Building effective AI into a business model isn’t too different: Each piece of data matters in creating the full model. Organisations must source clean data from both internal and external sources. Data-quality management must be deployed to ensure that there are no human errors in vast datasets. A model that learns from poor-quality data with typos or misspellings runs the risk of being inaccurate, causing more inefficiencies than it solves. This is partly because there are duplicates within the data. In fact, one in nine customer records has the same name or data identity as another separate customer.

The dataset must be extensive and reflect full 360-degree views of relevant entities—individuals, organisations and locations alike. By creating a full picture of each entity, organisations can unveil a deep understanding of relationships and patterns in the data. The more connections that are made, the stronger the AI model will be throughout the organisation.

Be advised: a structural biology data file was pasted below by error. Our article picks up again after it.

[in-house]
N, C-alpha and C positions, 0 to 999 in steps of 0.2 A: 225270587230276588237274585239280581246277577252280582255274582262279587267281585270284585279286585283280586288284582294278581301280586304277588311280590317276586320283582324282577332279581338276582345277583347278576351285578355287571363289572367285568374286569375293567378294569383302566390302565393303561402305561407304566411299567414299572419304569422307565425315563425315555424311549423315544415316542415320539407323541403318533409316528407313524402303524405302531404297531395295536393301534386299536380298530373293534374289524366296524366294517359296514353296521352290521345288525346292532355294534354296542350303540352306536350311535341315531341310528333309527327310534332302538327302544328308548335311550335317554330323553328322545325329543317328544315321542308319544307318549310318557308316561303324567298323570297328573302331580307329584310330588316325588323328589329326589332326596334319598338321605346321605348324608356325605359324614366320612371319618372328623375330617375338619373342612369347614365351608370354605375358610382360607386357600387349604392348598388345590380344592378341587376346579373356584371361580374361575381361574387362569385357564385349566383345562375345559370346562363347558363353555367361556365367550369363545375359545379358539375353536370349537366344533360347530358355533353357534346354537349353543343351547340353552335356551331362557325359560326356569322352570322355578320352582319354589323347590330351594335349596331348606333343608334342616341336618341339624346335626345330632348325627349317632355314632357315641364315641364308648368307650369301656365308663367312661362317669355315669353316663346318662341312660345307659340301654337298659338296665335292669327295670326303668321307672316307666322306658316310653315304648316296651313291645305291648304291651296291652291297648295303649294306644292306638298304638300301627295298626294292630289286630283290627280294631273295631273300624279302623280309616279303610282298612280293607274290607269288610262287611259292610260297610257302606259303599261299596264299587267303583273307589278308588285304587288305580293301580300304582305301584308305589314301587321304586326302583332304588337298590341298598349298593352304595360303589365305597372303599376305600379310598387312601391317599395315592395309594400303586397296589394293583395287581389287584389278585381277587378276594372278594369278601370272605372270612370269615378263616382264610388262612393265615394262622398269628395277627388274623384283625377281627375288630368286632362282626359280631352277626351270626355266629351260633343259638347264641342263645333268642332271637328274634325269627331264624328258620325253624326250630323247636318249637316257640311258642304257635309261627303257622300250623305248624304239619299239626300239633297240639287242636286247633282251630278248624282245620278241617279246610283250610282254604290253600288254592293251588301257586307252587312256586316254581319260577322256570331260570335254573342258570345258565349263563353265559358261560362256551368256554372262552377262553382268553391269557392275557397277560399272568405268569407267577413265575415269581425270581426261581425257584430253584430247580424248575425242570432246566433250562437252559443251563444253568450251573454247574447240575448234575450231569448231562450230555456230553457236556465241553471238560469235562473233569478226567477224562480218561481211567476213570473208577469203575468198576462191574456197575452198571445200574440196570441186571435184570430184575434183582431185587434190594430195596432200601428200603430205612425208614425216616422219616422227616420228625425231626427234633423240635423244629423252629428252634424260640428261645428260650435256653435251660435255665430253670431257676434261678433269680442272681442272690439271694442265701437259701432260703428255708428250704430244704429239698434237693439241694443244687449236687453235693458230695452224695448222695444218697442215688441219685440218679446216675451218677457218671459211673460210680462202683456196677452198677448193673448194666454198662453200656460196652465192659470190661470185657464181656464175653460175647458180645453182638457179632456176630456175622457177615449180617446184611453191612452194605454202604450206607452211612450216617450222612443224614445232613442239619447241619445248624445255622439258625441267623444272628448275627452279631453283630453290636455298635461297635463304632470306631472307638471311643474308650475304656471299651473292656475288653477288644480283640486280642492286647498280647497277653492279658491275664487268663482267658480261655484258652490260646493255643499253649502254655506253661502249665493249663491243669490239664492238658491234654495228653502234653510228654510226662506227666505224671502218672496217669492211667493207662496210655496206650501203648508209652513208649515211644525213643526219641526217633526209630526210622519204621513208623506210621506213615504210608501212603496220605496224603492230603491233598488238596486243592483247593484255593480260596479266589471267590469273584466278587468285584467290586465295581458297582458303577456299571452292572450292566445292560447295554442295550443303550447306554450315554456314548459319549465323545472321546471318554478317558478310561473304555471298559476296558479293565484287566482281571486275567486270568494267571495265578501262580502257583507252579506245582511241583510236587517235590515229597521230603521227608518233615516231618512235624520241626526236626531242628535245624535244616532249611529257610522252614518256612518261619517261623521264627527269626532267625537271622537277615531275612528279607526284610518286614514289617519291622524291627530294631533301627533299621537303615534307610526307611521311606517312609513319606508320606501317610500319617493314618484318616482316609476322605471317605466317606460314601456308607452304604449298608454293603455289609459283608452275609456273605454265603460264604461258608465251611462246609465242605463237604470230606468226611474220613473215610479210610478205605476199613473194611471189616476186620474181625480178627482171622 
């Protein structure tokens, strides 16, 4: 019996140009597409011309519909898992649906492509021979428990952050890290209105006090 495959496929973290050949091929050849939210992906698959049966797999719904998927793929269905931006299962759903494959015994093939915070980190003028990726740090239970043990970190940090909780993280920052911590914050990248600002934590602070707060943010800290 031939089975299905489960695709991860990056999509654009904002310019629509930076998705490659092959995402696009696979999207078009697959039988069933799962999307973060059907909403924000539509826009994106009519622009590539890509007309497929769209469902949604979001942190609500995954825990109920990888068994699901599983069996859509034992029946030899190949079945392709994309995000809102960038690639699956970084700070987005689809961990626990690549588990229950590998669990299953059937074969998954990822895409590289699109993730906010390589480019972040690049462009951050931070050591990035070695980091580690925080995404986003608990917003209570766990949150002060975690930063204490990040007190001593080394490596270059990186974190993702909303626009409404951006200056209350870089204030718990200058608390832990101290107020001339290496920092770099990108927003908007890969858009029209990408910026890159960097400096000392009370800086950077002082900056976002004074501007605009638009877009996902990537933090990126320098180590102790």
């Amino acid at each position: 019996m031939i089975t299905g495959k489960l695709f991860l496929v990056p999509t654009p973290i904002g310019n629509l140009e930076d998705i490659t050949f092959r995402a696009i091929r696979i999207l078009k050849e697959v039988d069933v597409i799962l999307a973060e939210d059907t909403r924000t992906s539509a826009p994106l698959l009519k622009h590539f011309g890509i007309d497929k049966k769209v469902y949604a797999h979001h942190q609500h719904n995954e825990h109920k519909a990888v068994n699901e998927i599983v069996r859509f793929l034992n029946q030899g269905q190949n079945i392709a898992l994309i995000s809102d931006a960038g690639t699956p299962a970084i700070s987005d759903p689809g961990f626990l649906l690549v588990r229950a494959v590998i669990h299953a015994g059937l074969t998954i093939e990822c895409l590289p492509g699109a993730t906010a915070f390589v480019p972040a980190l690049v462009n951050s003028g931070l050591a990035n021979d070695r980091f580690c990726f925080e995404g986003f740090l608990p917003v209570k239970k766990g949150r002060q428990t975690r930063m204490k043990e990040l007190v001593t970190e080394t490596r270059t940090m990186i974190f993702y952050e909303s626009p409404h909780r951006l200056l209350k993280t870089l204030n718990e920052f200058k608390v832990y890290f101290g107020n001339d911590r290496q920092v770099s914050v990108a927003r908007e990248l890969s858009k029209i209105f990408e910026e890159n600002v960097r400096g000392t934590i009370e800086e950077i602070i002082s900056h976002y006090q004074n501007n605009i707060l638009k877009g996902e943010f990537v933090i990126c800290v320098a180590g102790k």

1. Build context: What does the data mean?

For strong data to have any value and consistency, it needs context. One thing that many intelligent machine-learning algorithms still lack is the accuracy needed for deployment. This accuracy is found in context, on which AI relies. Duplicates are dangerous for data interpretation and consolidation. Without context, organisations can’t tell the difference.

AI is constantly learning from previous outcomes of money-laundering investigations. However, it’s impossible to get clear alerts from these learnings without understanding the entities involved.